In collaboration with the Ecole Francaise d’Extreme-Orient, the British Library is digitizing its collection of 70 palm-leaf manu­scripts from Java and Bali, written in Old Javanese, Javanese and Balinese. This article is based on the library’s Asian and African Studies Blog’s report on the project.

For centuries, palm leaf was the standard writing medium throughout India and Southeast Asia. The leaves, usually of the palmyra or talipot palms, were cut, treated and dried. Text was incised on the leaf with a sharp stylus or knife and then rubbed with ink, which settled in the grooves of the letters.

In Java and Bali, the palmyra is used for palm-leaf (lontar) manuscripts. These usually have four lines of text on each page. However, probably the oldest Indonesian palm-leaf manuscript in the British Library is a copy of Sang Hyang Hayu (“The Divine Good”), written in Old Javanese, circa 1493ce, not on palmyra but on gebang. The gebang palm (corypha utan) is associated with very old manuscripts from west Java. Although many leaves are intact, there are countless small fragments which have been grouped together on small strips of laminate for repairs.

The most intriguing and potentially significant collection of Javanese manuscripts in the British Library was acquired by Col. Colin Mackenzie during his stay in Java from 1811 to 1813. Mackenzie described them: “Twenty-four texts written on Cadjan (kajang) leaves in the Hindoo manner, most of them in the Javanese character, and some in a character yet undeciphered. 

“From explanations of the titles of some, they appear to belong to the ancient (or Dewa) religion of these islands; but though a native of superior intelligence was found capable of reading them, the prejudices of religion prevented any further information of the contents of books supposed to be adverse to the Muhammedan tenets. This difficulty might, however, have been got over. These texts are apparently ancient, and brought by the civility of a regent from a long deserted house in the distant forests, where they had lain neglected for years.”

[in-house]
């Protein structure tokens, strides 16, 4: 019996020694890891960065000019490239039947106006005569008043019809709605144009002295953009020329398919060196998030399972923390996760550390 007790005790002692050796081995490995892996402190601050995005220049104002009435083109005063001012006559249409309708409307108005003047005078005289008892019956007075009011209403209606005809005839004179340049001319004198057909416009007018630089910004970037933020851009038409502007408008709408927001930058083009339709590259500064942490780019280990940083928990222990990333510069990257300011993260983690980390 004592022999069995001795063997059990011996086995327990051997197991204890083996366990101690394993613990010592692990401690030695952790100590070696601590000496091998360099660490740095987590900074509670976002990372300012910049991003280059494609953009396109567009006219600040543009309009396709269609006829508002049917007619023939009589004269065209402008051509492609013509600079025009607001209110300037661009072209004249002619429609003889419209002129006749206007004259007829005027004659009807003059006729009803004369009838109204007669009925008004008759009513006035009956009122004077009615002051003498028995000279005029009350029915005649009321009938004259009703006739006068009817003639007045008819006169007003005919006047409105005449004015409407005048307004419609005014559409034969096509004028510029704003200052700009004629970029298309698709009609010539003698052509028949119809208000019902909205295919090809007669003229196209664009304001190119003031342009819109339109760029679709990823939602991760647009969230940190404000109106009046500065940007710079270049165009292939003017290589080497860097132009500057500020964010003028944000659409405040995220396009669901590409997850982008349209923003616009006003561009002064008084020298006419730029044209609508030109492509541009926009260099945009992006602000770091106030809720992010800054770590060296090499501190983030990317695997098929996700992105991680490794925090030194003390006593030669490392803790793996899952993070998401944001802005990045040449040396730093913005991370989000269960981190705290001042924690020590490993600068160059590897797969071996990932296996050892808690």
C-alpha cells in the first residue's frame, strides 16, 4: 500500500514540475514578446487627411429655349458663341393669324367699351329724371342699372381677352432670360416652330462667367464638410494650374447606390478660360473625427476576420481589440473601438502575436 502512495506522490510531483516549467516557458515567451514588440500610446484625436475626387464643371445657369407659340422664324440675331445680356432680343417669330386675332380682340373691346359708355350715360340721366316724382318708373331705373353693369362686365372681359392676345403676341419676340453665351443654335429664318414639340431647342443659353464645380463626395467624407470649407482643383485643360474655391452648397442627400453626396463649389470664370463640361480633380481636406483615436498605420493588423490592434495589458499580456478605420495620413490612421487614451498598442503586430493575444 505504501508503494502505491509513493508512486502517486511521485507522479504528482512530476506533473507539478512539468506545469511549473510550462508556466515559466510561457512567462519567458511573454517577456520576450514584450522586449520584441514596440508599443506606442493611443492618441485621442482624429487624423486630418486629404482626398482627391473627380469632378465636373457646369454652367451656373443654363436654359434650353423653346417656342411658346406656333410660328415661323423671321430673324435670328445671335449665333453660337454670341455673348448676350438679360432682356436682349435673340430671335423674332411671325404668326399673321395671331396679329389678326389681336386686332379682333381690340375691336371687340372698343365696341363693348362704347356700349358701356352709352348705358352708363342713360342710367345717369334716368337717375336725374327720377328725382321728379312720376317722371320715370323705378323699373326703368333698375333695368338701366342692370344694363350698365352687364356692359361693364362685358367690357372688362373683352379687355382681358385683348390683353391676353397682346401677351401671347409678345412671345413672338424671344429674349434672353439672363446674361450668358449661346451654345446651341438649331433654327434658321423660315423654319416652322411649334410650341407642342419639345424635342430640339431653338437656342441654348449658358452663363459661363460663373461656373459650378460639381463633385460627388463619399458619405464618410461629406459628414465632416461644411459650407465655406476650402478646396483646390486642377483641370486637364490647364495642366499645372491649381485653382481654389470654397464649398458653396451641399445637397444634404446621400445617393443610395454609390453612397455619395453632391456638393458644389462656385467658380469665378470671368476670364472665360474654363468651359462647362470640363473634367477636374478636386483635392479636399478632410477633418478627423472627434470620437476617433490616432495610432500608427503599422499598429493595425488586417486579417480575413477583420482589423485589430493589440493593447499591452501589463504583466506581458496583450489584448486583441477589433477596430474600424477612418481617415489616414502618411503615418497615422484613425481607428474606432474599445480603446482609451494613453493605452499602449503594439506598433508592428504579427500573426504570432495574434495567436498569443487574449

The British Library collection from Bali includes a manuscript of the Ramayana and illustrated leaves containing images ranging from depictions of narrative scenes from literary epics, to magical diagrams and calendars.

Already over half the Javanese and Balinese manuscripts held in the British Library are viewable on their website. The project is scheduled to be completed by the end of 2023.


agastya gurukulam, the world’s first modern Sanskrit-medium school, unveiled its first North American campus in Houston, Texas in August 2023, according to the India Herald. By using Sanskrit and Shastra-based education at the K-12 level, linking to the contemporary world, Agastya Gurukulam opens up the timeless wisdom of India’s ancient texts and traditions to students. 

for the many migrant workers who traveled from Nepal to Malaysia in search of better wages and opportunities, life is lonely without family nearby. So, reports Free Malaysia Today, a group of Malaysian-Nepali women performed a Raksha Bandhan ceremony in August, 2023, tying thread around the workers’ wrists to welcome them as “brothers” into their families.

in July 2023, flights between Chennai, India, and Jaffna, Sri Lanka, were increased to daily in order to boost religious tourism. In addition, the Hindustan Times reports, a ferry service was re-launched in October, four decades after it ceased due to Sri Lanka’s civil war. The ferry traverses the Palk Strait in three to four hours and is a good alternative for smaller travel budgets. These initiatives are part of a broader effort by India to help rebuild Sri Lanka and counter China’s influence.

the sri Venkateswara temple in Helensburgh, south of Sydney, Australia, held a kum­bhabhishekam in April 2023 after two decades, reports Ausstralian Broadcasting Corporation. Renovations, started last year, cost us$2.036 million. The event was witnessed by more than 20,000 Hindus, including 15 priests and visitors from Singapore, Malaysia and Mauritius. The large temple, built on top of a hilly area, opened in 1985. 

In 2023, the indonesian ministry of Religion is distributing us$1,324,319 to 415 Hindu temples across 33 provinces, according to Kemenag. Prof. I Nengah Duija, Director General of Hindu Community Guidance, says the annual assistance program for temples is part of the government’s effort to realize inclusivity in religion.